Along with the big global names in energy and energy services – from Chevron and ConocoPhillips to Baker Hughes and Halliburton – thousands of area residents work for a host of locally based oil field companies, such as these:

• Island Operating Co., Scott, an offshore property management firm

• Petroleum Helicopters Inc., Lafayette, a provider of offshore transportation services

• Frank’s Casing Crew & Rental Tools Inc., Lafayette, a provider of equipment and personnel to oil field installations

• Omni Energy Services Corp., Carencro, a provider of integrated services to the energy industry

• Sunland Construction Inc., Eunice, a provider of pipeline construction and related services 
“Oil and gas probably constitutes 40 percent of our economy in this area,” Gothreaux says. “And every oil and gas company in the region creates wealth.”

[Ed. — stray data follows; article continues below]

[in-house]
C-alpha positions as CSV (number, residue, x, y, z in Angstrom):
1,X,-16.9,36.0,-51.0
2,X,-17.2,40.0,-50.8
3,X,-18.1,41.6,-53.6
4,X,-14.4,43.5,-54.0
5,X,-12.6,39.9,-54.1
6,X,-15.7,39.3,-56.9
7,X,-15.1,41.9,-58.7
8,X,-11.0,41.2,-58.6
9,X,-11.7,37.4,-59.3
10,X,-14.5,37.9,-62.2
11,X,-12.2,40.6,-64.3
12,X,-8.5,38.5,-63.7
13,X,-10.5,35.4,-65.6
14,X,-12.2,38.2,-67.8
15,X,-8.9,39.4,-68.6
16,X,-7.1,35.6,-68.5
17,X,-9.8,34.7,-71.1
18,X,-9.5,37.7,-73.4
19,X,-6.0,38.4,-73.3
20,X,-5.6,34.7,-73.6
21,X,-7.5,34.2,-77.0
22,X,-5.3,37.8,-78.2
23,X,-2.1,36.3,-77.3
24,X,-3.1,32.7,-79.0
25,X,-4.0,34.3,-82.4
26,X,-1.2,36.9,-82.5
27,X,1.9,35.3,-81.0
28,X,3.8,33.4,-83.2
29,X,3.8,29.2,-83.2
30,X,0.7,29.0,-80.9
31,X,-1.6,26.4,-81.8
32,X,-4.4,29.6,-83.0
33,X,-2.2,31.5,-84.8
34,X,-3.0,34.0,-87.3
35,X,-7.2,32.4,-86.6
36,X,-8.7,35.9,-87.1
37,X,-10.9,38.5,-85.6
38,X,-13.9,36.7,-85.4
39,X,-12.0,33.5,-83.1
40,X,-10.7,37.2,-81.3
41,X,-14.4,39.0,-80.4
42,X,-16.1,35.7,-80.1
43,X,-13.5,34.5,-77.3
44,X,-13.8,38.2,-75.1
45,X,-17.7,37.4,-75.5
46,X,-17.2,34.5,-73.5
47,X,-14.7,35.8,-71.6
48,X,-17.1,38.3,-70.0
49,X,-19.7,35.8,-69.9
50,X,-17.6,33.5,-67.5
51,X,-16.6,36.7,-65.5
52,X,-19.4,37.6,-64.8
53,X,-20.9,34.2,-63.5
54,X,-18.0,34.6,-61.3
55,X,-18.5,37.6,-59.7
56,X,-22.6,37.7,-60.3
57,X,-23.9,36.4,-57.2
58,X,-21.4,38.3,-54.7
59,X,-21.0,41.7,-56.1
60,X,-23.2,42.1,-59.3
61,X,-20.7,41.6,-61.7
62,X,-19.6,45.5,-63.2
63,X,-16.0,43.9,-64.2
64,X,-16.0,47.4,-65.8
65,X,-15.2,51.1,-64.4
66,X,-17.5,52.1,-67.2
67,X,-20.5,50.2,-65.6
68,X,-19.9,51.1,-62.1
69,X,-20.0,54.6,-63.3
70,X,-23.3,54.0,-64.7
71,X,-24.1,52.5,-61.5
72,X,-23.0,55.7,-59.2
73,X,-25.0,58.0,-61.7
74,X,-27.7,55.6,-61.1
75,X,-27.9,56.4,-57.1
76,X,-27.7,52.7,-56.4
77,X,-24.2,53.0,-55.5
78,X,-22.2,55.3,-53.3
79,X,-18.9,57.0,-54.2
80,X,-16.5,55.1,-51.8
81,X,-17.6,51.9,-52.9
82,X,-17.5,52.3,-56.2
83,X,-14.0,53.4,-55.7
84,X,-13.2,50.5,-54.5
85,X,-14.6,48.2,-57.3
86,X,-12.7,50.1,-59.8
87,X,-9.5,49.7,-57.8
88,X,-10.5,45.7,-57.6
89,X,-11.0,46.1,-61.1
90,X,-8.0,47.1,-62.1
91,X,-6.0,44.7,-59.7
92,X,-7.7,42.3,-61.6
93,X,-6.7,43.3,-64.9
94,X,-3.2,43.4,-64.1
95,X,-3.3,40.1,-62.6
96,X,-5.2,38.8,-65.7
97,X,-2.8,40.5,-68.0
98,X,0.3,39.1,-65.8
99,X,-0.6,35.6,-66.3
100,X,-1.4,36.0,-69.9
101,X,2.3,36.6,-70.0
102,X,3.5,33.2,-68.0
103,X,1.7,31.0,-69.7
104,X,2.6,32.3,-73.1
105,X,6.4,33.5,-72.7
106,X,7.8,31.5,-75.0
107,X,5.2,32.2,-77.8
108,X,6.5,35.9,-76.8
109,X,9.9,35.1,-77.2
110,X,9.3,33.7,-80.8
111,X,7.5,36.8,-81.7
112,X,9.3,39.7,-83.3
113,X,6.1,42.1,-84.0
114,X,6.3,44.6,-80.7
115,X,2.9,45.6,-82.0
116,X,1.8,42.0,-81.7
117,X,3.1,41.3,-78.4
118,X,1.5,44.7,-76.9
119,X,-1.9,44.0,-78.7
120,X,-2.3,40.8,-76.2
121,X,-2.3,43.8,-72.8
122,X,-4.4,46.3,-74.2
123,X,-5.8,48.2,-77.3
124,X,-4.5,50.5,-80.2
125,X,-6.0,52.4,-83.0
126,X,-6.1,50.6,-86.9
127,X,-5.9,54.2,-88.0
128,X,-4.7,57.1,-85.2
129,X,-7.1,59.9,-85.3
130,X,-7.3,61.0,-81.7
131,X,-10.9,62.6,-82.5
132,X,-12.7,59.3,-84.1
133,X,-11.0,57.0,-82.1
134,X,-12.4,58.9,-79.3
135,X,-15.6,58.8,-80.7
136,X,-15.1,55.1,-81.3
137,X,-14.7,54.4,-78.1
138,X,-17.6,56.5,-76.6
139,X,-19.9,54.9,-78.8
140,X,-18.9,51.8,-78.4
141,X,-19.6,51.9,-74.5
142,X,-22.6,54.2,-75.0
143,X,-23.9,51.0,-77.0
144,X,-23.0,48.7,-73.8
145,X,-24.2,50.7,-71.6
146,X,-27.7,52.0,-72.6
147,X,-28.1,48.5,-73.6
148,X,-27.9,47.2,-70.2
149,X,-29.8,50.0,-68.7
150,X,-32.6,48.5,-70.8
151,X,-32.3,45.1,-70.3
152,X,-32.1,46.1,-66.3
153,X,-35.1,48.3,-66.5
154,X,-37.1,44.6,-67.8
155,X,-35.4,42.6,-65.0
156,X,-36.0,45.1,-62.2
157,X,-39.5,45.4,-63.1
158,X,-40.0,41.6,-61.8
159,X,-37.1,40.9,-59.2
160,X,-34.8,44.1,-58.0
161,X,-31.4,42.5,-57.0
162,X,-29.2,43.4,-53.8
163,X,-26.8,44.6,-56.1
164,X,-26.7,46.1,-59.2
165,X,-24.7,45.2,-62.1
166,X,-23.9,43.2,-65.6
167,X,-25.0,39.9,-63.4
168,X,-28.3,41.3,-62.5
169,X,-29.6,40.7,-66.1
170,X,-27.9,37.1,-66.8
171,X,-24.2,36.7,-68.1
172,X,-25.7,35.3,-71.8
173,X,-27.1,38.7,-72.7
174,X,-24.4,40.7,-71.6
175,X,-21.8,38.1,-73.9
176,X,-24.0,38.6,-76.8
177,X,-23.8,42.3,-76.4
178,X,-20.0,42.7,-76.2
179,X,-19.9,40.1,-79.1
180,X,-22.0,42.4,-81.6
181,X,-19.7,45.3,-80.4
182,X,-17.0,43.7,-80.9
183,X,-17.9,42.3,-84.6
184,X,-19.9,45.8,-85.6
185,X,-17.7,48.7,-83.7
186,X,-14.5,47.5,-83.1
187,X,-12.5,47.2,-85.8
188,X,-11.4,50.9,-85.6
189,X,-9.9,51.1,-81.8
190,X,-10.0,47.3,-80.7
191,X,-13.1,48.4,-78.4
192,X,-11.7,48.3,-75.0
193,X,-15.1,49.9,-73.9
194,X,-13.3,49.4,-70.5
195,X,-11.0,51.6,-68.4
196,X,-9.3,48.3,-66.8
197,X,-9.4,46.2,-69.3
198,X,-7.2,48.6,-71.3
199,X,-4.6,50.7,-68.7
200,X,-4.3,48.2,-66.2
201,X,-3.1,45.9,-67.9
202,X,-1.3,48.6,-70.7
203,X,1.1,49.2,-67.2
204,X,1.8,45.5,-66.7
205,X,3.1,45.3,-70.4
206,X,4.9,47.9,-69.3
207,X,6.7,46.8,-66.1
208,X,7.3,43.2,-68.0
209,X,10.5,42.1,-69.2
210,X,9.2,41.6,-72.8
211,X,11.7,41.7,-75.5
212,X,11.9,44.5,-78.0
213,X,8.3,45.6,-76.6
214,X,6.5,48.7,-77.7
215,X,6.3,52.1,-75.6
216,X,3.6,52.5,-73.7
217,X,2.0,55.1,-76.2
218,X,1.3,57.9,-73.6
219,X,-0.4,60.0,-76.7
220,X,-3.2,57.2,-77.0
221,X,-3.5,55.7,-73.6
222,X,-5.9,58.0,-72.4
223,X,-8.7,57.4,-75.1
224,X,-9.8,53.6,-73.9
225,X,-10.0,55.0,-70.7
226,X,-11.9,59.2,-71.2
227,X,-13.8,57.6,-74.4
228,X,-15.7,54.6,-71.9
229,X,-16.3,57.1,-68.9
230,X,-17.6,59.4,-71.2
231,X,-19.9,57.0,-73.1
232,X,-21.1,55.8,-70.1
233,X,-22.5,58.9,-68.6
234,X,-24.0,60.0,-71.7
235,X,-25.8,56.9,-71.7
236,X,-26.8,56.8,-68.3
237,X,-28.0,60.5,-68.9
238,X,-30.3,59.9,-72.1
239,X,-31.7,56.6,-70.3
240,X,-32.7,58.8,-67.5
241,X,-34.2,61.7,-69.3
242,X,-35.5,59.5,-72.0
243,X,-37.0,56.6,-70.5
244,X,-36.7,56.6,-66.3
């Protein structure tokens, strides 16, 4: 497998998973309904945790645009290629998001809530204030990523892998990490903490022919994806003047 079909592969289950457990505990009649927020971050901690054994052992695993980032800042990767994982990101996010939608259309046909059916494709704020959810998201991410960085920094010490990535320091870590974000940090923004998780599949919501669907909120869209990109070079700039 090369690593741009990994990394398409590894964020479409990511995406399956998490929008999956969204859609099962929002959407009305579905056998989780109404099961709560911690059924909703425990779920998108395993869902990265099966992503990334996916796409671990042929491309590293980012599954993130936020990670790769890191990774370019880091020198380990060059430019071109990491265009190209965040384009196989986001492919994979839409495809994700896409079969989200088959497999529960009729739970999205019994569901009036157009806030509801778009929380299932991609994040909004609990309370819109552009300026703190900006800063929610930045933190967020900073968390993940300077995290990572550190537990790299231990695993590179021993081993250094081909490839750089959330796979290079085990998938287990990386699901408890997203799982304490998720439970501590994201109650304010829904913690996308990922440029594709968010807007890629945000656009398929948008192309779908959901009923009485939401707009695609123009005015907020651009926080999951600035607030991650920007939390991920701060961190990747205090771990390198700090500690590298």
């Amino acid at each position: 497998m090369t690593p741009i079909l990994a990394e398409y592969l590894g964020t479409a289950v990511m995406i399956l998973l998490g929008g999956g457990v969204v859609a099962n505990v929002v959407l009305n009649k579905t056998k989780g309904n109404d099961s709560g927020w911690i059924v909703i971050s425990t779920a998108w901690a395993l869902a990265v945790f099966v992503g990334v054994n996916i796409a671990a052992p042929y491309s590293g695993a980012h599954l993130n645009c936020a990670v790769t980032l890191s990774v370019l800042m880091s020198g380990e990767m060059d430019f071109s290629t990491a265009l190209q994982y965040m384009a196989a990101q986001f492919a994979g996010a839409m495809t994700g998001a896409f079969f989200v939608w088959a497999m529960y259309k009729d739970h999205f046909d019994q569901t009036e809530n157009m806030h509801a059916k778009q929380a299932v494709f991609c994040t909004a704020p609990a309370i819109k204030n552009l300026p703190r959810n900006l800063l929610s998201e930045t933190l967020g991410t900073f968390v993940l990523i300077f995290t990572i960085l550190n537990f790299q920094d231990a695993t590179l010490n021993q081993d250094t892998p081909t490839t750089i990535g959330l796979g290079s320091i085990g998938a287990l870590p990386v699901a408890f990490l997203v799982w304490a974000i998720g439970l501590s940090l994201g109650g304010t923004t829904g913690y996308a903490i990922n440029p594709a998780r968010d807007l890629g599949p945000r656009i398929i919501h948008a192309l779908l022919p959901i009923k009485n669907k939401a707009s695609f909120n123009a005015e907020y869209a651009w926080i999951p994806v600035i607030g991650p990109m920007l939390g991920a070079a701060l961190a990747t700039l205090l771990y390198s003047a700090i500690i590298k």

While the region and the state have sought to reduce their economic reliance on a single industry by diversifying into other types of businesses, Gothreaux says the importance of the energy industry to Acadiana won’t decline dramatically anytime soon.

“I believe we will continue to be the energy capital of the southeastern United States, and I think we will continue to grow in alternative energy businesses, as well,” he says.

Retail and Wholesale

One of the best ways to gauge how people perceive their own financial well-being is to visit a local mall. Based on shopping activity around Acadiana, consumers appear to have fairly sunny outlooks. Recently released figures for 2010 show considerable retail strength, particularly in and around Lafayette.